What does Travel Risk Management mean for you?
“A safe fairyland is untrue to all worlds.” J.R.R. Tolkien
The quote above is as true now as it was then; some would argue even more so. Its author arguably knew a thing or two about the ‘hero’s journey’, the monomyth ubiquitous amongst all cultures, an archetypal tale of a hero’s call to adventure, their victory in overcoming arduous trials and subsequent triumphant return. Whatever our business or profession, we all want to be that hero: we want to cast ourselves, our projects and beliefs out into world and, most importantly, return wiser and richer. It appears that one such group of heroes, Formula 1 superstar Lewis Hamilton and his team, put Tolkien’s theory to the test. One of the more disconcerting social media posts from this year was the result:
Happily, the stoic team went on to win the day, but this was the tip of the iceberg. During the Brazilian Grand Prix, Mercedes, Williams, Pirelli, Sauber and IFA personnel diced with danger. What is clear is that the organisations and their personnel involved in the Brazilian Grand Prix suffered bad press and financial losses and narrowly escaped catastrophic results. This is just one example out of countless instances across the globe, but it forms the basis of a good case study from which all organisations can learn in terms of creating a Travel Risk Management Programme (TRMP).
Firstly, we must consider what is at the heart of such a programme: ‘Duty of Care’. An organisation holds moral, and often legal, obligations to protect employees from dangers and hazards that are intrinsic to travel. Odysseus needs his Athena, Frodo needs his Gandalf, and employees need a management team to guide and give assistance whilst they represent a company. Unlike the aforementioned demi-gods, no one can be expected to see the future, but all foreseeable eventualities must be considered. Would it have been possible to determine that certain intersections in the vicinity of high-crime favelas would be crossed by F1 paddock teams travelling back to their hotel? With some rudimentary desk research, one can see that the answer is yes.
With ‘Duty of Care’ in mind, an organisation can start to build, or indeed re-build its TRMP. Those in direct charge of TRM such as travel managers and security directors must be gathered along with other stakeholders from HR, legal, health and safety or any other relevant department. Their expertise and input should be put to good use to identify all issues potentially arising from business travel. From this point on, an ongoing culture of care, safety and security should be embedded in travel policy.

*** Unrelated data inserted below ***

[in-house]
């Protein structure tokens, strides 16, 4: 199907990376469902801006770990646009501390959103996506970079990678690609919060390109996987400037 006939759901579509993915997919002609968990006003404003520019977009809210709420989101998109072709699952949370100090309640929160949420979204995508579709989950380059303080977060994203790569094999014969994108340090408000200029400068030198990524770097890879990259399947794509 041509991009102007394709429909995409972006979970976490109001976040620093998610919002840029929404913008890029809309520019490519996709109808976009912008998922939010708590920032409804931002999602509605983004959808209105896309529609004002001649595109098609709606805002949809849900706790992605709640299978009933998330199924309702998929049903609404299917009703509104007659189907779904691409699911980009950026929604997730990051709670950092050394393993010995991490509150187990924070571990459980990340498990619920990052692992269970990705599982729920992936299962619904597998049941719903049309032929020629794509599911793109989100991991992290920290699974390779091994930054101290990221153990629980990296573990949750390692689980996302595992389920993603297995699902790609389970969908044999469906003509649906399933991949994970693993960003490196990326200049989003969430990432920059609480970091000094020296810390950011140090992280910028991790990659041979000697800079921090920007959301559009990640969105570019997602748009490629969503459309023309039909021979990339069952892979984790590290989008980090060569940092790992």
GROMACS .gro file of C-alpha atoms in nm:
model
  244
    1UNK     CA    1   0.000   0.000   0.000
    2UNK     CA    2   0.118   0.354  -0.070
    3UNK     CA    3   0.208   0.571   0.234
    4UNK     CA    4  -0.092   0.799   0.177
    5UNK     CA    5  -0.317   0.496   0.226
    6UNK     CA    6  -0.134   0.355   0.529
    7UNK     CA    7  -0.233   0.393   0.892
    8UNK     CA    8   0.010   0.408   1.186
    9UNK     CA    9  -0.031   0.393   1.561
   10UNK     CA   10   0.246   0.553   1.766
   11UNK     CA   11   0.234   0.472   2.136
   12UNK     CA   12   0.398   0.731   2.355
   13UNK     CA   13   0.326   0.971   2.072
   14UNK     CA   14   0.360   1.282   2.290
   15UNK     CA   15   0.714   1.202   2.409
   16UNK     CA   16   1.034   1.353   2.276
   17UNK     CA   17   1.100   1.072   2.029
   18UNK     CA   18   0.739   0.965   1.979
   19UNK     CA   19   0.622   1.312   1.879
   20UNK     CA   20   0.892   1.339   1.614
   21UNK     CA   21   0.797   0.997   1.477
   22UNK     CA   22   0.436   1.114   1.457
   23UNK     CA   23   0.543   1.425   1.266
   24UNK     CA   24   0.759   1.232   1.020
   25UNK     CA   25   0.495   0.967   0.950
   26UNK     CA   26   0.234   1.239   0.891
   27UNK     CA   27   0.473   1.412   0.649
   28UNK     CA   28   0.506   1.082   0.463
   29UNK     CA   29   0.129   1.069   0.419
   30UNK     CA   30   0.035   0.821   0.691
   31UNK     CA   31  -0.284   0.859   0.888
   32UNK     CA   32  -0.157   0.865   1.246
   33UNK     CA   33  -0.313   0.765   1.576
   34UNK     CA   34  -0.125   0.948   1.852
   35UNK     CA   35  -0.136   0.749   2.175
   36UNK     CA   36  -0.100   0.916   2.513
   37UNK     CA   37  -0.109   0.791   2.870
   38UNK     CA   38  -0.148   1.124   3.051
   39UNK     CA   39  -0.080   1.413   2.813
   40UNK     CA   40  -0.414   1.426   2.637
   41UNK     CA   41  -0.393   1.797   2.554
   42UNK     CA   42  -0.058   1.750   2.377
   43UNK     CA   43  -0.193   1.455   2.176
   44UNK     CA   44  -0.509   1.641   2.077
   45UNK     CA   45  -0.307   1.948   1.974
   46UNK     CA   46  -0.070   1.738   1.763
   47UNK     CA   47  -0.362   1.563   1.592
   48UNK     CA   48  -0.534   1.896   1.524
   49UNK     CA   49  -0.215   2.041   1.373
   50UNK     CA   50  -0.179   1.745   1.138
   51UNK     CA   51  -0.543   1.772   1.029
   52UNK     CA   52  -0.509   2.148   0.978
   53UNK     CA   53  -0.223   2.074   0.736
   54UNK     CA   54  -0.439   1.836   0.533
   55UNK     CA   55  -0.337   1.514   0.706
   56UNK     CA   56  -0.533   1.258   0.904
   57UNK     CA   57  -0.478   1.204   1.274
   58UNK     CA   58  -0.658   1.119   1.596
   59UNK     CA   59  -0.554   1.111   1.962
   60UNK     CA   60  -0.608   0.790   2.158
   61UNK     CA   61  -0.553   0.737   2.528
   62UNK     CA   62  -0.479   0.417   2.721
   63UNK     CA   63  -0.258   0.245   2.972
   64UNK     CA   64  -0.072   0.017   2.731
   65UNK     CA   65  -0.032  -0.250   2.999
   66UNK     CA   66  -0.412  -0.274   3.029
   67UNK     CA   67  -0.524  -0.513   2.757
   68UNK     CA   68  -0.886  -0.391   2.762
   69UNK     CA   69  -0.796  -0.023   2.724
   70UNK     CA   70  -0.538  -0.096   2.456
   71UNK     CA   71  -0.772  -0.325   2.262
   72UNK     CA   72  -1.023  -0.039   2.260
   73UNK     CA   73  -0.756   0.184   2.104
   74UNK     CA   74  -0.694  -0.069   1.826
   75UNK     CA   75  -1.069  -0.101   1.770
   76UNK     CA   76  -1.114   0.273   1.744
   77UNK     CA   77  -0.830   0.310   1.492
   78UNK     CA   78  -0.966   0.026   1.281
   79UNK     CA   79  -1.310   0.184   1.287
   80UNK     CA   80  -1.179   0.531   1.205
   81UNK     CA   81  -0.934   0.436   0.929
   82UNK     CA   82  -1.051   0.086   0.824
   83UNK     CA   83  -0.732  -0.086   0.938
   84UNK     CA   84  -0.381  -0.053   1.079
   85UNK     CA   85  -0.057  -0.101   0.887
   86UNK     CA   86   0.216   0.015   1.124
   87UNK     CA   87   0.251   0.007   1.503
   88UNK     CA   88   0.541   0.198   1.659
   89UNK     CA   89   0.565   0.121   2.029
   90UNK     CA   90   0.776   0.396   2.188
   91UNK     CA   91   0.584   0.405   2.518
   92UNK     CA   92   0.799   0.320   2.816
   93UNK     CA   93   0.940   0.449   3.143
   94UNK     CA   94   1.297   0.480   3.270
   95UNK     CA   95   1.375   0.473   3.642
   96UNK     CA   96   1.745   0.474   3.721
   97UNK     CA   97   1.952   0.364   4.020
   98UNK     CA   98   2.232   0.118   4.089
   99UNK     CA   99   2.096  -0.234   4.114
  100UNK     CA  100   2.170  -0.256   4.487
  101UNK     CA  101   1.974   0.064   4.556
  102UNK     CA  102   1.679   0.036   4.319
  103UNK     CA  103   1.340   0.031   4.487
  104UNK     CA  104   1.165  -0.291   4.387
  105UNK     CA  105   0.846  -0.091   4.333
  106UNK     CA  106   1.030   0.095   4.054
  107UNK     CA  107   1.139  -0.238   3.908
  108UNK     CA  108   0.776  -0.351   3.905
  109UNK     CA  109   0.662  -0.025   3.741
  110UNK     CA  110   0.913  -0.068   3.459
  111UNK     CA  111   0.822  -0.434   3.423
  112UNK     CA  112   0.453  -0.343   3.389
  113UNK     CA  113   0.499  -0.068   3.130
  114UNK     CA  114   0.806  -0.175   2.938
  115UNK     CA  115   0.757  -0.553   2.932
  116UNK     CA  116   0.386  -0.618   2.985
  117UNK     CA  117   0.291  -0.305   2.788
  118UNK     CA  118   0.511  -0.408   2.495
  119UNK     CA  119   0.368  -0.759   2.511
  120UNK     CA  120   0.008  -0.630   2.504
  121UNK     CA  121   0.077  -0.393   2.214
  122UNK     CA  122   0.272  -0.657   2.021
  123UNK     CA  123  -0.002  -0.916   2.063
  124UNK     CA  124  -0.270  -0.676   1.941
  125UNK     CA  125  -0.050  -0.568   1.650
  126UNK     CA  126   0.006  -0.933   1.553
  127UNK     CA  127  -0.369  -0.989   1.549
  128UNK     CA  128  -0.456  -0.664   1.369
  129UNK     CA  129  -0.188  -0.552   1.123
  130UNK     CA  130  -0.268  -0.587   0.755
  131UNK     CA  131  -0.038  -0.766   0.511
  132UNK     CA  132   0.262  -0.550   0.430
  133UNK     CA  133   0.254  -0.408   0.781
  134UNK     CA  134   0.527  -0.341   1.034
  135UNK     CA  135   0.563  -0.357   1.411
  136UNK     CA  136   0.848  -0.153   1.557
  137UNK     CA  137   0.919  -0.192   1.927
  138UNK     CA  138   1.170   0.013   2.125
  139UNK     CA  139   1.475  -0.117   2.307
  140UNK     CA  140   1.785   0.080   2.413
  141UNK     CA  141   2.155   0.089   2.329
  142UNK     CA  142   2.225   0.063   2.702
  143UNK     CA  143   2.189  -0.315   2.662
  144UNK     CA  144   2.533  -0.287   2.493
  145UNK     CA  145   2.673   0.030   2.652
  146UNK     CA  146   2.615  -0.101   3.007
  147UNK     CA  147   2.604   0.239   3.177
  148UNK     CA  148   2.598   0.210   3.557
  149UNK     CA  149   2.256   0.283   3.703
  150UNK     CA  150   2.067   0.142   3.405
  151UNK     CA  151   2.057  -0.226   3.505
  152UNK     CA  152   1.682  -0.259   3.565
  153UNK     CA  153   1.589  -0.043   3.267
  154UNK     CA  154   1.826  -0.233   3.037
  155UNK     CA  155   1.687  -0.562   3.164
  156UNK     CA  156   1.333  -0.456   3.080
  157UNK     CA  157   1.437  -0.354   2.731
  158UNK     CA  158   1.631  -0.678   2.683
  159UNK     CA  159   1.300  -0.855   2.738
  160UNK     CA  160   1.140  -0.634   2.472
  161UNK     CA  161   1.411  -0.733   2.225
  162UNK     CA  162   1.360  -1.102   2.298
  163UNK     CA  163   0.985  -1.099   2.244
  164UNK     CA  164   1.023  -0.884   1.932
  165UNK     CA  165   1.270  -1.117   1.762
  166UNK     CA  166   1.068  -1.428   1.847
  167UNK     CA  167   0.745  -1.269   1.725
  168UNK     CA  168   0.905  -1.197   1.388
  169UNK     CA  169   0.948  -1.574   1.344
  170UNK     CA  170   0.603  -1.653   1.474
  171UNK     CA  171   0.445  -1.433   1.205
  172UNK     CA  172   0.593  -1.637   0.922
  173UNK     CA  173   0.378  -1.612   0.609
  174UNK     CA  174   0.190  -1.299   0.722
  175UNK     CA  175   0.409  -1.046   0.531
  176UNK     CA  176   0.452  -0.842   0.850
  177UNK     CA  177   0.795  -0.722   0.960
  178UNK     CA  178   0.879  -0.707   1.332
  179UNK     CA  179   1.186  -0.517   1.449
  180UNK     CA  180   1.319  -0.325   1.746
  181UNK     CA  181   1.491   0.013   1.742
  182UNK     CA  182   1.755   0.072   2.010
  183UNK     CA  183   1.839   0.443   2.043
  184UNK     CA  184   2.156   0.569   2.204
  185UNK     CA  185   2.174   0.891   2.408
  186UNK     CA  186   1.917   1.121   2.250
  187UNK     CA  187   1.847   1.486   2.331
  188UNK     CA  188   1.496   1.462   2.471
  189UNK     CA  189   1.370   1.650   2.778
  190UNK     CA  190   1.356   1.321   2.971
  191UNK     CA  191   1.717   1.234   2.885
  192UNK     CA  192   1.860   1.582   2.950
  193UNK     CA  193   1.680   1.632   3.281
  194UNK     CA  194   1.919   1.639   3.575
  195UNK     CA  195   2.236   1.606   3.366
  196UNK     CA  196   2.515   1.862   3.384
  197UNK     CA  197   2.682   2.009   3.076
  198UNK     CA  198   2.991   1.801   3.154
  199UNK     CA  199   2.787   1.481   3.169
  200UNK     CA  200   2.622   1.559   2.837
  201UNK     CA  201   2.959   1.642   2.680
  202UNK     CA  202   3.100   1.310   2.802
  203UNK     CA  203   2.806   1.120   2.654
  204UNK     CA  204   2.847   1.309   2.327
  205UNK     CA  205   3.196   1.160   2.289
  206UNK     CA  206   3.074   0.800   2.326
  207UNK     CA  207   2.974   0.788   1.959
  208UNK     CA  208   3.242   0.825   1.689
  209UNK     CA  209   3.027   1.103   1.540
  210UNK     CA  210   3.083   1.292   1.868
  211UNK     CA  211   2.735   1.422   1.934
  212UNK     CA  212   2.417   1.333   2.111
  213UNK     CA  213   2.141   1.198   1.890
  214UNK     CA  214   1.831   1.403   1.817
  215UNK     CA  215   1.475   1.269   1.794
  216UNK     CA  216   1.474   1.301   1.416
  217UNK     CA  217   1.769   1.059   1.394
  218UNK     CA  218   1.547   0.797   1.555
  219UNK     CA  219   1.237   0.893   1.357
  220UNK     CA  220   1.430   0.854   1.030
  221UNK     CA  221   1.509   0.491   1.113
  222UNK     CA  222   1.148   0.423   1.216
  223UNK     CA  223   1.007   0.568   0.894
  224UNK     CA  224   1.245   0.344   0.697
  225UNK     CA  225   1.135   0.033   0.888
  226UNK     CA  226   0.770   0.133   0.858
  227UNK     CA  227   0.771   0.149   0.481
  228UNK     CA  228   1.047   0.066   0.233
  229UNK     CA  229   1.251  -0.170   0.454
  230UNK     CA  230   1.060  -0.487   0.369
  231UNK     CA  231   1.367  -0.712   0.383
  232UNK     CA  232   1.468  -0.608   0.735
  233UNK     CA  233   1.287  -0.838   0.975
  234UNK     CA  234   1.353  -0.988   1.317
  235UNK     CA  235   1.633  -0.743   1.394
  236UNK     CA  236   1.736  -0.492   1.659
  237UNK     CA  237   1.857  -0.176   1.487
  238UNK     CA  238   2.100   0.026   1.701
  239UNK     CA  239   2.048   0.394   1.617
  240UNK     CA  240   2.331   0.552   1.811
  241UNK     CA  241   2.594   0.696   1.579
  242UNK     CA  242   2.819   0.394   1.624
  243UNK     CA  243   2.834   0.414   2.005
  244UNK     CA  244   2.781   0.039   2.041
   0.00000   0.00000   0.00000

Good policies cover everyone’s needs, considering perspectives of experience, previous training, health, gender and race as each individual’s profile will present different challenges in different locales and eventualities. An older traveller with a history of medical conditions may have to work within a certain radius of a fully functional hospital. A sports star might require an accompanying security detail and/or armoured vehicle; however, this does not mean less high-profile personnel should be neglected.
The stakeholders will have to be assigned appropriate roles in routine and emergency travel situations. Who authorises travel in the first place? Who is responsible for maintaining records on the employees that are travelling? Who contacts their next of kin? Has all the company’s travel been booked from one central point or Travel Management Company? If the travel arrangements are exceedingly complex or cover an area known to be dangerous it may be sensible to contact the various internal stakeholders to understand the risks and maybe a specialist travel management company for further support. Understanding the limitations of your organisation, travellers, the places you operate is a great place to start; not forgetting the limitations of your emergency plans.
A robust travel risk management company will be able to advise on travel policy and bring considerable savings in terms of efficiency, especially considering that their bread and butter will consist of the production of up to the minute regional intelligence reports and Travel Risk Assessments. They should invest time in understanding their client and their business in order to create bespoke plans tailored to the profile of an organisation and its travellers, meaning they will understand the exact level of support needed to ensure successful travel. Also, in facilitating this they will be able to provide anything from chaperones and translators to trained and vetted drivers and if required in-country security support. Even something as simple as an airport meet and greet can set the tone for a business excursion and get it off on the right foot.
Communication and information are key part of travel safety, not just to avoid danger but to give peace of mind to all parties. Traveller tracking platforms such as Priavo’s ‘locate’ can help monitor employees and provide them with up-to-date country information and advice. Should an emergency arise the system can be activated and the control centre along with emergency contacts will be immediately contacted; allowing them to pin-point employees anywhere. The platform also allows organisations to contact their whole mobile workforce instantly though its mass notification tool.
For a relatively small investment in time and effort, organisations can create robust Travel Management Programmes that have fantastic benefits. Employees can go about their tasks confidently, unfettered by the emotional stress of unsafe travel and galvanised by the knowledge that they are genuinely looked after by a communicative and efficient management structure. Most of all, the spirit of enterprise and adventure can stay alive, risk can be turned into reward as the business is not paralysed with undue fears, and an organisation’s heroes can complete their journey.